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30.07.05: Conference in Chania - Exposť by Gerhard Folkerts

Gerhard Folkerts presenting his exposť - Photo: Petra Folkerts
Mikis Theodorakis is one of the leading symphonic composers of the twentieth century. His four creative phases differ in their main emphasis and thus in their genre and form. Nevertheless, each creative phase also includes symphonic compositions.

After 1950, three trends increasingly influence music in Western Europe:

• A minority of privileged composers calls itself avant-garde. Their sole objects are musical constructions and the dealings with the musical material. In their works, social policy questions and thus the listeners do not play any role. Their works are noncommittal.

• The second trend is determined by the economy and the media. They support the avant-garde, but above everything else light music that is directed at the passive majority of the consumers.

• The third trend wants a music for the existential needs of the people. The composers deal with questions on birth, life, death, freedom, love, living together. In the formidable arguments of our time, they want to offer answers and possible solutions. They have the strength to swim against the prevailing currents and at the same time to create new music for the people - Theodorakis took this way.

Theodorakis‘ method of composing several works simultaneously becomes evident already in his first creative phase: In 1946, he composes PROMETHEUS BOUND and THE FEAST OF ASSI-GONIA in 1947 for orchestra. In parallel, he creates the STRING QUARTETT No. 1 (which was performed for the first time last February at the Megaron in Athens, i.e. only 58 years later!), the SEXTETO for piano, flute and string quartet and the ballet CARNAVAL.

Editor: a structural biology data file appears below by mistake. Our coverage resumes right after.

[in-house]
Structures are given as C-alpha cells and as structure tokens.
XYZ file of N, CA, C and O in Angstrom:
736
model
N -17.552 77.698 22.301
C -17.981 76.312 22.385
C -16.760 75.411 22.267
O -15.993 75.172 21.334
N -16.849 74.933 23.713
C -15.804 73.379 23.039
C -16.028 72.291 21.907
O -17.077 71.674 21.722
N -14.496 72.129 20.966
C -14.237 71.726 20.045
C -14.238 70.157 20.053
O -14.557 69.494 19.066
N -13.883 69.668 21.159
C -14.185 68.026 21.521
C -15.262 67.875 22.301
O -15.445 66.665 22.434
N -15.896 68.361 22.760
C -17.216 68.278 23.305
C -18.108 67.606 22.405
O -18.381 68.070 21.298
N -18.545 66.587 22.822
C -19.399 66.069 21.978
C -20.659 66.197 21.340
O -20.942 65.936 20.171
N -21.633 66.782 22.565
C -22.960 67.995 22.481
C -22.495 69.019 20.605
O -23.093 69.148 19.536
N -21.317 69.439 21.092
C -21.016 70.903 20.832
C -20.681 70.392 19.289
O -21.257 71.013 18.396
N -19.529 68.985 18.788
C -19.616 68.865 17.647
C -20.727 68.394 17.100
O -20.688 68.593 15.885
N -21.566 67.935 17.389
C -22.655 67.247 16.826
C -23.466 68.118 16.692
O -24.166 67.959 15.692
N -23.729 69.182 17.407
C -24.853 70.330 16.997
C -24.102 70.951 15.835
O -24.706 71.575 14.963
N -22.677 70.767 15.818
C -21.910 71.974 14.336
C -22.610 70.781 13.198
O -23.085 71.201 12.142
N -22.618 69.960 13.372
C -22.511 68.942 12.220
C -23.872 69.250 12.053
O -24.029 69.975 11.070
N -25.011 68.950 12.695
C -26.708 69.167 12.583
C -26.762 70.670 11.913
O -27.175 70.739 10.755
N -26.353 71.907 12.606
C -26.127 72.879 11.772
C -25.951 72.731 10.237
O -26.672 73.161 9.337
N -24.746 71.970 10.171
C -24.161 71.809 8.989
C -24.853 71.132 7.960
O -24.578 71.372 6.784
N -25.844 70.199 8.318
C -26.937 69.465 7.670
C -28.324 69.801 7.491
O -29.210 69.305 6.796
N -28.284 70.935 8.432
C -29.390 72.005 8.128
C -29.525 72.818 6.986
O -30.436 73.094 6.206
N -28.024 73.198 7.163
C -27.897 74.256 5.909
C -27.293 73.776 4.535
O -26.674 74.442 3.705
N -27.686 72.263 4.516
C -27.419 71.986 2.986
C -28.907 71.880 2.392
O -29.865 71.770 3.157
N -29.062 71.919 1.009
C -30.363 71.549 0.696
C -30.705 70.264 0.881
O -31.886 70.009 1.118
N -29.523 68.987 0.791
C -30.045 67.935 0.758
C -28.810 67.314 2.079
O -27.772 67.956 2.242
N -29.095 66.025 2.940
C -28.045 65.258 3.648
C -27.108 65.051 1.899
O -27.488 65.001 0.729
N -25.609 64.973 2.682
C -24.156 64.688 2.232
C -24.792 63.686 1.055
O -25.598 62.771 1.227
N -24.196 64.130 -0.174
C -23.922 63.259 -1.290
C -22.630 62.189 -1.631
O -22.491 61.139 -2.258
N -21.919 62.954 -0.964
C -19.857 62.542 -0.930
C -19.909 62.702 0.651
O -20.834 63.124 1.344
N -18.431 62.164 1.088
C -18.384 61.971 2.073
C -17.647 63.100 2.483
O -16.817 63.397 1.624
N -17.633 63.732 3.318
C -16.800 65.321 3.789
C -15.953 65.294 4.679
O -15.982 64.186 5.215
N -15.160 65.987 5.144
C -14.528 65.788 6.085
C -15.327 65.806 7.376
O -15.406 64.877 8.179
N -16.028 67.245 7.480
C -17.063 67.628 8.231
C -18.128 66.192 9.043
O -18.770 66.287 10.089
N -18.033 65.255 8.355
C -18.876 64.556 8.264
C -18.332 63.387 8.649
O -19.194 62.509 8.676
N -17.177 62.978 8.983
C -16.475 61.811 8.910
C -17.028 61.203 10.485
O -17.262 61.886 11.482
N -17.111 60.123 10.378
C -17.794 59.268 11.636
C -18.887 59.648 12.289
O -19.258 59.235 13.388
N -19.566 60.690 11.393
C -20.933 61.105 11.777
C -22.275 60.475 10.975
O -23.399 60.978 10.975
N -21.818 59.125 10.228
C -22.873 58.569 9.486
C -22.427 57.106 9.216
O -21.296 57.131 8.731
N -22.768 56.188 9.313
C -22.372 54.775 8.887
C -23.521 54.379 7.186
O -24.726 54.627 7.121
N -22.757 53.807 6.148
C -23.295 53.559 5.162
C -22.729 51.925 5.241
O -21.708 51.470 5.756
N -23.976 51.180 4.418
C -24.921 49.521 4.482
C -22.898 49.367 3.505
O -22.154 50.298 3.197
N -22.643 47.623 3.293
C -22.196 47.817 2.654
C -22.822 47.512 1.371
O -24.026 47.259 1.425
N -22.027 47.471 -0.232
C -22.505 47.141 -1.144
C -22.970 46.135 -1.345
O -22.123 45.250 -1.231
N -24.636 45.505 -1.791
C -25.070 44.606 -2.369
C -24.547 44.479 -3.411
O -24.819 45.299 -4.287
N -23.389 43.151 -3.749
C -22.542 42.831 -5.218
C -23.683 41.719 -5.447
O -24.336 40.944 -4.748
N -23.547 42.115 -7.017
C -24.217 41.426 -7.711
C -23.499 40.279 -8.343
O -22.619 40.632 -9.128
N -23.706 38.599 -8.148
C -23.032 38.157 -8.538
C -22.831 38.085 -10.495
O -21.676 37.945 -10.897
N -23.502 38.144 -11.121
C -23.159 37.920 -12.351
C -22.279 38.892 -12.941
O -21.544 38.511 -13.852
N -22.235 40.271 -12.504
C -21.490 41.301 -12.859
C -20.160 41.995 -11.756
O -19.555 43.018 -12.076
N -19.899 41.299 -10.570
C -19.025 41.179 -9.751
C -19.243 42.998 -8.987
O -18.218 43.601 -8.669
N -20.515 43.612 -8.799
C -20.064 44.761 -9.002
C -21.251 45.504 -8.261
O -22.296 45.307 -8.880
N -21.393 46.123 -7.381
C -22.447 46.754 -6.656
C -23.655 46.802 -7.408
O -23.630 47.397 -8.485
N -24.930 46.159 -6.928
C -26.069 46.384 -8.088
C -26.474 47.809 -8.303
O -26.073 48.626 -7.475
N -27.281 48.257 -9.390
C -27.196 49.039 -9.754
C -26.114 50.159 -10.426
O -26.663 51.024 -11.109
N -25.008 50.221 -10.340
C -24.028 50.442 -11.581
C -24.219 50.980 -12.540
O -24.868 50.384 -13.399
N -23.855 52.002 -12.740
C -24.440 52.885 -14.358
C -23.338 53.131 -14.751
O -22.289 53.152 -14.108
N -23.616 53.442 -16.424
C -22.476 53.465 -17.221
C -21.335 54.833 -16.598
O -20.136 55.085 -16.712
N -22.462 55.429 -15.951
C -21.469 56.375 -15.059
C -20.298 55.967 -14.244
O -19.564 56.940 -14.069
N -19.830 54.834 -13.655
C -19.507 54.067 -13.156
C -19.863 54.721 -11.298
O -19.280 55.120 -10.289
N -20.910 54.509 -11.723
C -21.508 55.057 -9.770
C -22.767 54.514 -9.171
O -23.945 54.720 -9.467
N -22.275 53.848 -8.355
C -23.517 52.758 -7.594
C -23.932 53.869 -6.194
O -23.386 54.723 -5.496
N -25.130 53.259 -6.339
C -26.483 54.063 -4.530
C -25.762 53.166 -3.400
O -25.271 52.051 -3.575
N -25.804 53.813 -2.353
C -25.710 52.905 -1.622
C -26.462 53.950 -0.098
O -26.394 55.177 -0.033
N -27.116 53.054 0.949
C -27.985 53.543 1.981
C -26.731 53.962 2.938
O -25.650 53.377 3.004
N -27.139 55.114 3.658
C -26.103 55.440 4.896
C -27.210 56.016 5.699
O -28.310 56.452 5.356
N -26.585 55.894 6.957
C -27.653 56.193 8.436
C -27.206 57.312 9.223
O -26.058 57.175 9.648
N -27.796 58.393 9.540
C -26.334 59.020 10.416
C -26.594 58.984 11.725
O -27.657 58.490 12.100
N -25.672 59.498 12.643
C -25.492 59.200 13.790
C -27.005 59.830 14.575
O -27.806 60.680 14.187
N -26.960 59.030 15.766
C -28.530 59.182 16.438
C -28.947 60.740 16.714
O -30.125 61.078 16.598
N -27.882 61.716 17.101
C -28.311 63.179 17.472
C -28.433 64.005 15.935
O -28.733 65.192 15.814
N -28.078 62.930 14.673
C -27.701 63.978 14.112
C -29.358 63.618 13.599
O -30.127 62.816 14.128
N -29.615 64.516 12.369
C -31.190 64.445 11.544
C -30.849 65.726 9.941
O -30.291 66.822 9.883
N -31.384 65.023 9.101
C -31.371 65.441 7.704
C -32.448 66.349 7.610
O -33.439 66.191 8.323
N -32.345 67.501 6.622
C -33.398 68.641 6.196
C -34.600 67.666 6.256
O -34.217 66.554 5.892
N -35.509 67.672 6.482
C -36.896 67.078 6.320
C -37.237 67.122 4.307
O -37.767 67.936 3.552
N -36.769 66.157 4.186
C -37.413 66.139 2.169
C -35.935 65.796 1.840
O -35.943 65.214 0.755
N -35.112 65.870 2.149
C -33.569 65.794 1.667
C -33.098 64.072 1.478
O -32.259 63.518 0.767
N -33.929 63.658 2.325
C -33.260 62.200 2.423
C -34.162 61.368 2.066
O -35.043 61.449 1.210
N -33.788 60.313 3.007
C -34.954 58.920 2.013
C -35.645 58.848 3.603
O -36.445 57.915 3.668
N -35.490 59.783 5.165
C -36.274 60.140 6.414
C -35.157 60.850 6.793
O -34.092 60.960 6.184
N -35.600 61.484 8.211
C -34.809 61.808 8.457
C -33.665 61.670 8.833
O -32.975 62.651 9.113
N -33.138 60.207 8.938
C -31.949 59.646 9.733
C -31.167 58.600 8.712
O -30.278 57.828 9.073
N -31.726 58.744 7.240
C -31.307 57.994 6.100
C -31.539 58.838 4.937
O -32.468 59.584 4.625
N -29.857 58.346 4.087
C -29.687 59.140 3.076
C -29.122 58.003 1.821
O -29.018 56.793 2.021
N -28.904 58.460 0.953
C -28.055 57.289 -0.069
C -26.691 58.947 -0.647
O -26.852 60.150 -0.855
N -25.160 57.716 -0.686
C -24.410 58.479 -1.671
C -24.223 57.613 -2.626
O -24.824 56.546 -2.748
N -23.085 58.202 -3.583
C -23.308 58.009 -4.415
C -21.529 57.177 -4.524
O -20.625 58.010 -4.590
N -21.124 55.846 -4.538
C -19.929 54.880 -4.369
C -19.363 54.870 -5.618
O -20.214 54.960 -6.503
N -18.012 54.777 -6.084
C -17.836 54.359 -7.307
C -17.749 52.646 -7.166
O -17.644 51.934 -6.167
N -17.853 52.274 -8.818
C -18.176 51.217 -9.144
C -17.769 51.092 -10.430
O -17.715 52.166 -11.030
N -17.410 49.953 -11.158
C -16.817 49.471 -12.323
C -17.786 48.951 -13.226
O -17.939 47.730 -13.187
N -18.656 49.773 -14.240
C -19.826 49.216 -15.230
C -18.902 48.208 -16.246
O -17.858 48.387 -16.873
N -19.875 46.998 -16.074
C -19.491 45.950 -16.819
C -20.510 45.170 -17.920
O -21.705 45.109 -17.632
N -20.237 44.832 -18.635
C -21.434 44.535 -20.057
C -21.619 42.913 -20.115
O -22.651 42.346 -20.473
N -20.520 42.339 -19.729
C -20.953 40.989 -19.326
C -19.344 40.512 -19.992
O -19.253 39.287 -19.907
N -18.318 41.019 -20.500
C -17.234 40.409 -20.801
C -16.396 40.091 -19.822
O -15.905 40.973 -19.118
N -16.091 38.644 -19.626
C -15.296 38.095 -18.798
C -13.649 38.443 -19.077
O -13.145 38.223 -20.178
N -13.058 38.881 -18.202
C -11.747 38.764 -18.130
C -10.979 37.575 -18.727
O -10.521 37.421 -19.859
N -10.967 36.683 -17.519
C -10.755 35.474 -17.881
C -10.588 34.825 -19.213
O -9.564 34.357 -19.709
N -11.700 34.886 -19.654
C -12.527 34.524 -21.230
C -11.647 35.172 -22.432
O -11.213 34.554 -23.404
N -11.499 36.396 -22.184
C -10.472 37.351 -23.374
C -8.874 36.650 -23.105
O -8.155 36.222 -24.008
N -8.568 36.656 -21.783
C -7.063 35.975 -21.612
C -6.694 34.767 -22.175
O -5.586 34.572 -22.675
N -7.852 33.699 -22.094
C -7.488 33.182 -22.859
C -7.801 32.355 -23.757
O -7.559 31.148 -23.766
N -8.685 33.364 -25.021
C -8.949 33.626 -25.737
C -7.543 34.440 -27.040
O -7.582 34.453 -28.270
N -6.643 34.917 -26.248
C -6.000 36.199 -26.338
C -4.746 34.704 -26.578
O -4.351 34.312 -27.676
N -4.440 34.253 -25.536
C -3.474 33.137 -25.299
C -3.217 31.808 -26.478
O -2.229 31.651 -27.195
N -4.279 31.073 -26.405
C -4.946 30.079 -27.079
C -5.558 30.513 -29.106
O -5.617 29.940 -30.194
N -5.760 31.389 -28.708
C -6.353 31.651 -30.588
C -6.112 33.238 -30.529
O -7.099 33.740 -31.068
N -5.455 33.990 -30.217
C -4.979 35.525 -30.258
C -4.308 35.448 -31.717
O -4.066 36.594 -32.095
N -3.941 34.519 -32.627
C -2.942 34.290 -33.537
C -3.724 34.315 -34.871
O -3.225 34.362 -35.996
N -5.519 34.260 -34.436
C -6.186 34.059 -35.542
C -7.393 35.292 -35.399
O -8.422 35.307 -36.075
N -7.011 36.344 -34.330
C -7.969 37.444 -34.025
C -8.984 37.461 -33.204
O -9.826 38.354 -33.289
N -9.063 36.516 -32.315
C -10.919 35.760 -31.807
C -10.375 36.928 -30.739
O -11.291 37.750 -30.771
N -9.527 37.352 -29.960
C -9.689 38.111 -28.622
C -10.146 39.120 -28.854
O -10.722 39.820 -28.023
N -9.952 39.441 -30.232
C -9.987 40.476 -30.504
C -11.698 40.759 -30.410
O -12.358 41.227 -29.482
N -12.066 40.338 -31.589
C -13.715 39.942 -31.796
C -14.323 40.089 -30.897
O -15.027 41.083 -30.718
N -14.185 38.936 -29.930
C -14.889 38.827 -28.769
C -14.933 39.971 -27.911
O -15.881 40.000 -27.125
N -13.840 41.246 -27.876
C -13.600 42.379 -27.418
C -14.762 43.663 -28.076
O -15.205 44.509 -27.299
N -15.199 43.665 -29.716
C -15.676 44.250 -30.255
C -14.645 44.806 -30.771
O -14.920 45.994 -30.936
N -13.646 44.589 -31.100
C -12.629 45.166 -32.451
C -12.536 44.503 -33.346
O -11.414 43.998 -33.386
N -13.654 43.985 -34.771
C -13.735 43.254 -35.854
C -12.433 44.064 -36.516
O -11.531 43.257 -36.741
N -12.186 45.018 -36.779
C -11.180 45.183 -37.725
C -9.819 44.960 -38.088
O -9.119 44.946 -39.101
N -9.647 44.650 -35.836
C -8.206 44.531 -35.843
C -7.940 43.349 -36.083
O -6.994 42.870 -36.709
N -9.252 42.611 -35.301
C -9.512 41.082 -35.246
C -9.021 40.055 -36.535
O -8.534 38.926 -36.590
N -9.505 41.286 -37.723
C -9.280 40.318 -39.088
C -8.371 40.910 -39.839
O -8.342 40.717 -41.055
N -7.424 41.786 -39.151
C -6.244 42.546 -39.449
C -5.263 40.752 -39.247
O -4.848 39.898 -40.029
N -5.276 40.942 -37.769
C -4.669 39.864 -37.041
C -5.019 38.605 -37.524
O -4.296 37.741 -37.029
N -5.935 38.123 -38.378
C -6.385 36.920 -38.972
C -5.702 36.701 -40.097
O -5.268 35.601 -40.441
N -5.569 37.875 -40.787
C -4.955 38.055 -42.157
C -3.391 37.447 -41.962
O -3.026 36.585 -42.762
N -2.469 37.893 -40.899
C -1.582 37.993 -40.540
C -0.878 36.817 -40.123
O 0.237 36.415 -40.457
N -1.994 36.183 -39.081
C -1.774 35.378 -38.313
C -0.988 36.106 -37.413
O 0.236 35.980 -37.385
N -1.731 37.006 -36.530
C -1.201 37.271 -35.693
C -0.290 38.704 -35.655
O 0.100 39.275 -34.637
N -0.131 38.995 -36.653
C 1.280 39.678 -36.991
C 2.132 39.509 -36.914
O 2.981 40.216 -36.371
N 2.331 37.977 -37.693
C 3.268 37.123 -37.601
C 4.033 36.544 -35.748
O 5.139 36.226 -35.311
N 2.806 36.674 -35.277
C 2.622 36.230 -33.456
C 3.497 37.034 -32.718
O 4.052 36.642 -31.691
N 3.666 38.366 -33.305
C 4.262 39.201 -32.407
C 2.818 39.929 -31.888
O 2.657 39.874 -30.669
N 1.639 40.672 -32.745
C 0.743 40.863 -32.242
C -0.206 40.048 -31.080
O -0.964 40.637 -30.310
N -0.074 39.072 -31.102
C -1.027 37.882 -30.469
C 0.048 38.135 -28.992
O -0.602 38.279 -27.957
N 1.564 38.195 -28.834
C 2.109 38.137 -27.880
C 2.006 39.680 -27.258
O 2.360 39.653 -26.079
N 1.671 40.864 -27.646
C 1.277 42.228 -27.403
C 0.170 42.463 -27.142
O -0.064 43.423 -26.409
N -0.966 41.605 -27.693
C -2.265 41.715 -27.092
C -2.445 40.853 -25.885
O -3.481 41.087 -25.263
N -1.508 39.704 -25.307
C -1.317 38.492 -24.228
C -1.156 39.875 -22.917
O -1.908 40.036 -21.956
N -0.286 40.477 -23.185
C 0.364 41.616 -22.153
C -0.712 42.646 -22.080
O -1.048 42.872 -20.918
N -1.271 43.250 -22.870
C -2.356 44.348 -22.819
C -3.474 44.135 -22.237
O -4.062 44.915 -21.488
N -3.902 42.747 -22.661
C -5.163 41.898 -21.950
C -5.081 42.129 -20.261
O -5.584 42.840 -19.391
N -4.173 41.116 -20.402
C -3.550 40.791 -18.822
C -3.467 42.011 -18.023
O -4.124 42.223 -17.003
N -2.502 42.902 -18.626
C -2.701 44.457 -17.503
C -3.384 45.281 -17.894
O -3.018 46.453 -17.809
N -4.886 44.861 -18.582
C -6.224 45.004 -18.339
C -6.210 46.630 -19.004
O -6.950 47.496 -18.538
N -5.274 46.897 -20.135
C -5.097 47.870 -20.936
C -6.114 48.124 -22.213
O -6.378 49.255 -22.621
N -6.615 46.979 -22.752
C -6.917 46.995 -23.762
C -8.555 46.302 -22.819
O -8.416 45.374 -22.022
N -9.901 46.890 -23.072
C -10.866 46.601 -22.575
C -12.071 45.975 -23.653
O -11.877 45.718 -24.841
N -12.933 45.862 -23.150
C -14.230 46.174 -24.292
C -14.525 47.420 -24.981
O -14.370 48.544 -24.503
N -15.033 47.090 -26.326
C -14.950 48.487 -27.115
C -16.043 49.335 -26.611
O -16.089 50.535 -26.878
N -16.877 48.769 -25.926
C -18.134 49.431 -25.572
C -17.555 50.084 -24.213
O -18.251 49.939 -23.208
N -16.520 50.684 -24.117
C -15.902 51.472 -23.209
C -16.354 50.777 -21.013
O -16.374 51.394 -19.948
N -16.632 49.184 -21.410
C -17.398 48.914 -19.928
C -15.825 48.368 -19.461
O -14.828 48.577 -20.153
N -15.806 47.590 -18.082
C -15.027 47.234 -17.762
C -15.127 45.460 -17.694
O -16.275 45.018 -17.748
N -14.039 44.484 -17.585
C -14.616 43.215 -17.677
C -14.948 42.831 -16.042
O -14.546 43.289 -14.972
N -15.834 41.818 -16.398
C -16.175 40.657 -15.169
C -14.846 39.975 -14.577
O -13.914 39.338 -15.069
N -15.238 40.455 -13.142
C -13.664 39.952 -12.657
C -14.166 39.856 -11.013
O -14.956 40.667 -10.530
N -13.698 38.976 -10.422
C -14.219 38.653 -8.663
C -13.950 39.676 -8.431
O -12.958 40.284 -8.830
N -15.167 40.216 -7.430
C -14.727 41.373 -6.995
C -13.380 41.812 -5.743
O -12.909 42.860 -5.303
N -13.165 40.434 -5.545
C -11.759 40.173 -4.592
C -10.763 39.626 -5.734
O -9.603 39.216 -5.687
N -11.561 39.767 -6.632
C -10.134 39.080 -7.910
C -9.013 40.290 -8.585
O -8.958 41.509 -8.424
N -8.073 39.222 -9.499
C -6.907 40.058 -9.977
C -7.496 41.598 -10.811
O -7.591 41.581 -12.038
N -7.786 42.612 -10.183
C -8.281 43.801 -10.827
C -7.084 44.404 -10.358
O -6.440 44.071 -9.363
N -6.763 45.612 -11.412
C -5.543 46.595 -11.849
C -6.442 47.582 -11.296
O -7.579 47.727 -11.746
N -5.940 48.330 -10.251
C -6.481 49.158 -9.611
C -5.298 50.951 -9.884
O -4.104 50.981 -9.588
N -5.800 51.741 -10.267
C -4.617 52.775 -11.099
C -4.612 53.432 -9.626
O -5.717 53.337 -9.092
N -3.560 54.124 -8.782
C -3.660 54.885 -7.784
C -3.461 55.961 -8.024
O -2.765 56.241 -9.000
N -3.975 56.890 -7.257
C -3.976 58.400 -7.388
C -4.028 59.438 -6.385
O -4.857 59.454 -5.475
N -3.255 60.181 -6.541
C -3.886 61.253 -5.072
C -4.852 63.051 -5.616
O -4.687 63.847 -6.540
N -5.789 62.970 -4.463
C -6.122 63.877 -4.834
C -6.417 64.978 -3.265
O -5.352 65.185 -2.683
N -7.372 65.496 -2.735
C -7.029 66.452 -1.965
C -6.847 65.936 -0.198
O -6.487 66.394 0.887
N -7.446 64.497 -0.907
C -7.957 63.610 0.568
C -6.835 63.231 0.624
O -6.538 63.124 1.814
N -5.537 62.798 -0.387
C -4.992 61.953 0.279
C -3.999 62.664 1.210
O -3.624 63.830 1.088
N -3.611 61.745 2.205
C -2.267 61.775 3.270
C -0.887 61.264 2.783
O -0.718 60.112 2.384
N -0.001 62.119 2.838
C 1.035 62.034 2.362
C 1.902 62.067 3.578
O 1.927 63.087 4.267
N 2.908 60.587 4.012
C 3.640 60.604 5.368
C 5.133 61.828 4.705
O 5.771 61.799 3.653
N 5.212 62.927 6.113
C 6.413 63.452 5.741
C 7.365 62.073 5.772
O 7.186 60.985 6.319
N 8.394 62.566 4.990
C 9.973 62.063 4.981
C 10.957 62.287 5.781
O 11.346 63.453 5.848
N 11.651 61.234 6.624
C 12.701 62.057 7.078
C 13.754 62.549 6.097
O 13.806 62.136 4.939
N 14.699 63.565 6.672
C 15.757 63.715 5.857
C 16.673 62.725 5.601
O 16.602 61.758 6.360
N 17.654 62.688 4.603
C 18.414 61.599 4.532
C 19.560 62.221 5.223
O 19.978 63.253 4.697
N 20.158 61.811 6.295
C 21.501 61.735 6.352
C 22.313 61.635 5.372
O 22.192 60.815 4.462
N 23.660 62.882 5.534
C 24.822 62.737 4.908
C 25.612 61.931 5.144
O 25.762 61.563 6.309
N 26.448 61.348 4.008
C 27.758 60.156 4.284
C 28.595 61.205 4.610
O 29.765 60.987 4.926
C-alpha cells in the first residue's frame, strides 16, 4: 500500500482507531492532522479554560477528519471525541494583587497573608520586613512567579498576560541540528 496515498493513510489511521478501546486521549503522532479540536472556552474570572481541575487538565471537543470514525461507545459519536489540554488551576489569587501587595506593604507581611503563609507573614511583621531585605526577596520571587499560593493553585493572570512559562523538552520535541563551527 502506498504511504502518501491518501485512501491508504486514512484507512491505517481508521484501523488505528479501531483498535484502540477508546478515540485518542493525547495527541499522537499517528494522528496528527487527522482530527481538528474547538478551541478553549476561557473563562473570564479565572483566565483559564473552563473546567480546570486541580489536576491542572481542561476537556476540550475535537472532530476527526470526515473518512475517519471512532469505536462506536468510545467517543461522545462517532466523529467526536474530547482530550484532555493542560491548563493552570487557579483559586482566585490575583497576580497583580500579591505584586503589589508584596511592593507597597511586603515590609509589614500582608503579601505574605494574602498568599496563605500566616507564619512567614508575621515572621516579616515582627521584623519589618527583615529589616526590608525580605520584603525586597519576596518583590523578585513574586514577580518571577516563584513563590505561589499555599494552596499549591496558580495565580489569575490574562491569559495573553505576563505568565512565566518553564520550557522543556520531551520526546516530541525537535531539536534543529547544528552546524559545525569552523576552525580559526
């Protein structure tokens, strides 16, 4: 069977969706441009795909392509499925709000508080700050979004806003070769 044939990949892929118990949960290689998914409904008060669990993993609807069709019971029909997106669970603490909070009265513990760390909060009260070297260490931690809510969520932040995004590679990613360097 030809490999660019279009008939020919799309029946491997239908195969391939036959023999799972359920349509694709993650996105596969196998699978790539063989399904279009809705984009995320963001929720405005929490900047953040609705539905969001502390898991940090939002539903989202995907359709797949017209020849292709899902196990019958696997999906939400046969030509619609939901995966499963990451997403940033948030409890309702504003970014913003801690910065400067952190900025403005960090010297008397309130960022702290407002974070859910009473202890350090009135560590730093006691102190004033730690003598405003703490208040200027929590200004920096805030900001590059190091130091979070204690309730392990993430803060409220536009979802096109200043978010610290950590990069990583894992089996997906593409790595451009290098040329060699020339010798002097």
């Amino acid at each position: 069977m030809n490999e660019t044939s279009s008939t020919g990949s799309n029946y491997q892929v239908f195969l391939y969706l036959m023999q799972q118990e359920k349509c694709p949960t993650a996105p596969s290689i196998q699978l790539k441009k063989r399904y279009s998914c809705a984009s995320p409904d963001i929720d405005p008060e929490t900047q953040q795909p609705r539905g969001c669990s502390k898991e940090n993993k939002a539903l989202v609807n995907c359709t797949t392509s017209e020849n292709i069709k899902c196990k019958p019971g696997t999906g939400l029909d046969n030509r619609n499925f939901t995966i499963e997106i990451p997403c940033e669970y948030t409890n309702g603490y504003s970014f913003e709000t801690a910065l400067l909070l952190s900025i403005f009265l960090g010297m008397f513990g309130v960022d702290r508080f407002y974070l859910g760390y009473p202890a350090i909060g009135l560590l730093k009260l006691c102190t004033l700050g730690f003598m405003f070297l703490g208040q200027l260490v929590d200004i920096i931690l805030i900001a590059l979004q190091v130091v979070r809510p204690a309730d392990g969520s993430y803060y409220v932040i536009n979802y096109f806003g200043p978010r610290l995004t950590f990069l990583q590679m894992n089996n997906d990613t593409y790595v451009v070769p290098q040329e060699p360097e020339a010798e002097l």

Between 1954 and 1960, Theodorakis is confronted with the West-European avant-garde in the class of Olivier Messiaen in Paris. “The seminar for musical analysis of Messiaen was - so to speak - the salon which all the stars of that time went through,“ Theodorakis says. Boulez, Stockhausen, the old companion Jannis Xenakis, all of them - like Theodorakis - pupils of Messiaen, document with their dodecaphonic compositions and electronic experiments that they have freed themselves from the musical traditions of their countries. Theodorakis is confronted with the question: For whom does the symphonic composer write, whom does he want to reach?

Until 1958, he creates big symphonic works, among them the SUITE No. 1 for orchestra and piano, the SUITE No. 2 for orchestra, OEDIPUS TYRANNUS for string orchestra, and also chamber music, which includes the FIRST SONATINA for violin and piano, the PASSACAGLIA for two pianos, the SONATINA for piano and the SECOND SONATINA for violin and piano.

His second symphonic creative phase begins in 1959. Thanks to the music for the ballet ANTIGONE, he becomes known in Europe as ”the symphonic composer of the year“, as Darius Milhaud enthusiastically calls him. From now on, Theodorakis cannot help occupying himself with Greek drama: In the same year, he composes the theatre music for Euripides, THE PHOENICIAN WOMEN. Other compositions for the theatre follow, among them AJAX, THE TROJAN WOMEN and LYSISTRATA.

In 1967, another dark chapter of Greek history begins: the military dictatorship. Arrested and incarcerated, Theodorakis composes RAVEN, a cantata for folk singer, choir and popular orchestra, in the Oropos concentration camp in 1969. In 1994, Theodorakis reshapes this composition into a new orchestration for mezzosoprano, two harps, flute and string orchestra.